(2) 136 g CF/kg (study 1)
(3) 16 g CF/kg (study 2)
(4) 223 g CF/kg (study 2)
(a) Energy intake of all dogs was
lower than energy on offer
(b) Dogs fed diets 2 and 4 had lower
daily energy intake than dogs fed
diets 1 and 3, respectively
(c) Energy intake of the second meal
75 min after ﬁrst meal was lower
when dogs were fed diets 2 and 4
compared with dogs fed diets 1
and 3, respectively
Six obese terrier dogs (.115 % of
ideal BW) were fed each of the six
wet diets (6 £6 Latin square) at
45 % of maintenance level for 12 d.
Number of visits to the bowl and
cumulative time spent at the bowl
were observed for 30 min from the
start of the meal. On day 7 and 10,
8 and 11, or 9 and 12, dogs had ad
libitum access to a wet diet that was
provided 180 min after the ﬁrst
meal and food intake was
(1) 7 g CF/kg; 41g SF/kg; 14 g ISF/kg
(2) 13 g CF/kg; 113 g SF/kg; 38 g
(3) 143 g CF/kg; 36 g SF/kg; 202g
(4) 149 g CF/kg; 25 g SF/kg; 311g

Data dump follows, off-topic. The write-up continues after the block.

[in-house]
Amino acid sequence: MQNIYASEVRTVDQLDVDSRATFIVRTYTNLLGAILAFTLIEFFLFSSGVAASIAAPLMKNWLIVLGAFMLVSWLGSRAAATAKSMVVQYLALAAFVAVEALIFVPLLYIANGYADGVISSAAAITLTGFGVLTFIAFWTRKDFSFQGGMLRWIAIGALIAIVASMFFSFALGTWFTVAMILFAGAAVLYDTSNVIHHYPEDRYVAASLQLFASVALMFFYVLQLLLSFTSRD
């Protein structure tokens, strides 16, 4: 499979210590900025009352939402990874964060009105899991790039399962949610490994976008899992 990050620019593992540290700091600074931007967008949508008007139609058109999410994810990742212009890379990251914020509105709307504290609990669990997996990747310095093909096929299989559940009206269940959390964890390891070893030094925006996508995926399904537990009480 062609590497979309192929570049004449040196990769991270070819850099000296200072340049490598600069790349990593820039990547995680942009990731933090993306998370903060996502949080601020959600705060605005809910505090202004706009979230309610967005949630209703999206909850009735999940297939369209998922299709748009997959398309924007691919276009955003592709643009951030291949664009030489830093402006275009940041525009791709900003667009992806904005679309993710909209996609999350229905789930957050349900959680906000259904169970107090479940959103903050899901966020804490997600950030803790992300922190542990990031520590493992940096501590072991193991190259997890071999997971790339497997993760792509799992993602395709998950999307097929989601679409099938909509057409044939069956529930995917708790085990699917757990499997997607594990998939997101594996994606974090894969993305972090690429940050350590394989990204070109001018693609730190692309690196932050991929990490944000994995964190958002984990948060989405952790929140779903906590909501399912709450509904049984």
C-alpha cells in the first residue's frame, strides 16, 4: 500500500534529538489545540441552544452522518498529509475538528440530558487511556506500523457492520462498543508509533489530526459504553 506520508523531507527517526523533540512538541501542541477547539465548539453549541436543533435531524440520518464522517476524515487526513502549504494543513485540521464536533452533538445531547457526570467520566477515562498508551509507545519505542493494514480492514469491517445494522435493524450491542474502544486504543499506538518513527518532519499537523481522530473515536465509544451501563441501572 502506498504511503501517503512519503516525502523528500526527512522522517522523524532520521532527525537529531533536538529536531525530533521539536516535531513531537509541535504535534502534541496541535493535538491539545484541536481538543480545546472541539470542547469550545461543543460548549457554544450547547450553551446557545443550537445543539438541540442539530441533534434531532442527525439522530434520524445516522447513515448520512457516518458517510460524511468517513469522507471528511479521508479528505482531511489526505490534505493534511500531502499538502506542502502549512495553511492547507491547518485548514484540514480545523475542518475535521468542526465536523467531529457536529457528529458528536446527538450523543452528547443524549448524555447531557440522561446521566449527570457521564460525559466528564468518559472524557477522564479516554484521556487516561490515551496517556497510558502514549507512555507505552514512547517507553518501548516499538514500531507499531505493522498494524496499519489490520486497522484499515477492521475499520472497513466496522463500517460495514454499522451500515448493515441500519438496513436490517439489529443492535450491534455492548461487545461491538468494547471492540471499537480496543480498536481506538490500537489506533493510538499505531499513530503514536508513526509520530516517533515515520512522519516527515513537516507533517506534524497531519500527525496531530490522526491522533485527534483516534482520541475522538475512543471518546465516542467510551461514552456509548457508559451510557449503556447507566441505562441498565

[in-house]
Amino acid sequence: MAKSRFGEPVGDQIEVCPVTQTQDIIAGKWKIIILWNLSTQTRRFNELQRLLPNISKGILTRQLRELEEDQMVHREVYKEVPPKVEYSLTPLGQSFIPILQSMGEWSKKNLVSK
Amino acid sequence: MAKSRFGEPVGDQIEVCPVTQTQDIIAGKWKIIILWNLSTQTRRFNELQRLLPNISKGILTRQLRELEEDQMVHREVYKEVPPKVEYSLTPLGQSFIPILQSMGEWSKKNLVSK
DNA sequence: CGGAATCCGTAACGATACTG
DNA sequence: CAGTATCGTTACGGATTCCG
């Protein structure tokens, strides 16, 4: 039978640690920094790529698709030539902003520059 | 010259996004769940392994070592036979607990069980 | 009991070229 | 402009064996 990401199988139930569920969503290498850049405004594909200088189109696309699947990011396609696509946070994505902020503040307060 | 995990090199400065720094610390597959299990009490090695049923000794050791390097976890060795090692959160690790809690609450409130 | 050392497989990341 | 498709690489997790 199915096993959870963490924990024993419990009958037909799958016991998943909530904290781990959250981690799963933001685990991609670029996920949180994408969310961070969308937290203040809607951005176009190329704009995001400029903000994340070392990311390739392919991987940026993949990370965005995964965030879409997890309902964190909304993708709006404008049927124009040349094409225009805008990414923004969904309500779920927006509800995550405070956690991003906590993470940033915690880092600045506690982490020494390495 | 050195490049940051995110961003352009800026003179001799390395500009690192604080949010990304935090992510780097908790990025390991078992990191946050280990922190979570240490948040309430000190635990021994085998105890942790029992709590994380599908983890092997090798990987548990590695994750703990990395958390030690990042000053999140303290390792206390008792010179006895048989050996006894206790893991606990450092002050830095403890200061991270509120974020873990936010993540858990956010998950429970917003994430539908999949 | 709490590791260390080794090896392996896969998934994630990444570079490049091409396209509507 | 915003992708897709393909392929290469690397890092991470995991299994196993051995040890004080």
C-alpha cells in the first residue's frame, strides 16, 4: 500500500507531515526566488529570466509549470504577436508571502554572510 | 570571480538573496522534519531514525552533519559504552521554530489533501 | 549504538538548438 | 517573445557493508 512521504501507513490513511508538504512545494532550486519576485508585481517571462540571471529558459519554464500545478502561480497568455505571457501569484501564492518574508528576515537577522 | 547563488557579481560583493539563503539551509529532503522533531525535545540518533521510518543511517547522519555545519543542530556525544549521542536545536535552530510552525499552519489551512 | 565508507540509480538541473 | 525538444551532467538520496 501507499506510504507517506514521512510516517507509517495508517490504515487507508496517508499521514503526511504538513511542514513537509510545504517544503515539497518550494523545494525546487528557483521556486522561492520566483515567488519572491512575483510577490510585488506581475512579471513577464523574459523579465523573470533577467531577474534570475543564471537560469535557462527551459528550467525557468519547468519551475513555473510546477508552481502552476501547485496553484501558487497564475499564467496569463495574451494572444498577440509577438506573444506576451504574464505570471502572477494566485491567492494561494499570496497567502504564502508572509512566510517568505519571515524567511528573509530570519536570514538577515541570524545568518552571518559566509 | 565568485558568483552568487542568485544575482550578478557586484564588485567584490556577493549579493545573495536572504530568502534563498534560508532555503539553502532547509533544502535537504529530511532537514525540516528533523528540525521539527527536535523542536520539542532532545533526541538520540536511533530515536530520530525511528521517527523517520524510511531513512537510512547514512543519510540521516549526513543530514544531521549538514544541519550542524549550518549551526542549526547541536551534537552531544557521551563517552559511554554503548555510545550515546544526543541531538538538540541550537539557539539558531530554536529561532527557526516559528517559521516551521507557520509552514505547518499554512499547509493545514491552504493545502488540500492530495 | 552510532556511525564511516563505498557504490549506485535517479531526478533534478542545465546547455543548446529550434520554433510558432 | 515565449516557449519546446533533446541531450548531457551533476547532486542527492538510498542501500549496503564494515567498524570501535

(5) 15 g CF/kg; 37 g SF/kg; 15 g
(6) 8 g CF/kg; 46 g SF/kg; 15g ISF/kg
(a) No differences between diets in
daily energy intake
(b) No differences between diets in
(c) No differences between diets in
food intake of the second meal
180 min after ﬁrst meal
Two groups of ﬁfteen miniature
schnauzers and toy poodles were
assigned to one of two dry diets fed
in the morning at 50 % of daily
intake and had ad libitum access to
a control diet in the afternoon
(approximately 6 h later) for 8 d
(1) 95 g CF/kg; 27 g SF/kg; 264 g
(2) 20 g CF/kg; 18 g SF/kg; 123 g
(3) 21 g CF/kg; 23 g SF/kg; 124 g
(a) Dogs fed diet 1 had lower morning
and daily energy intake/kg BW
than dogs fed diet 2
(b) There was no difference in food
intake of diet 3 in the afternoon
between dietary treatments
Twenty-eight adult beagle dogs were
stratiﬁed by BW and assigned at
random to one of four dry diets with
ad libitum access for 35 d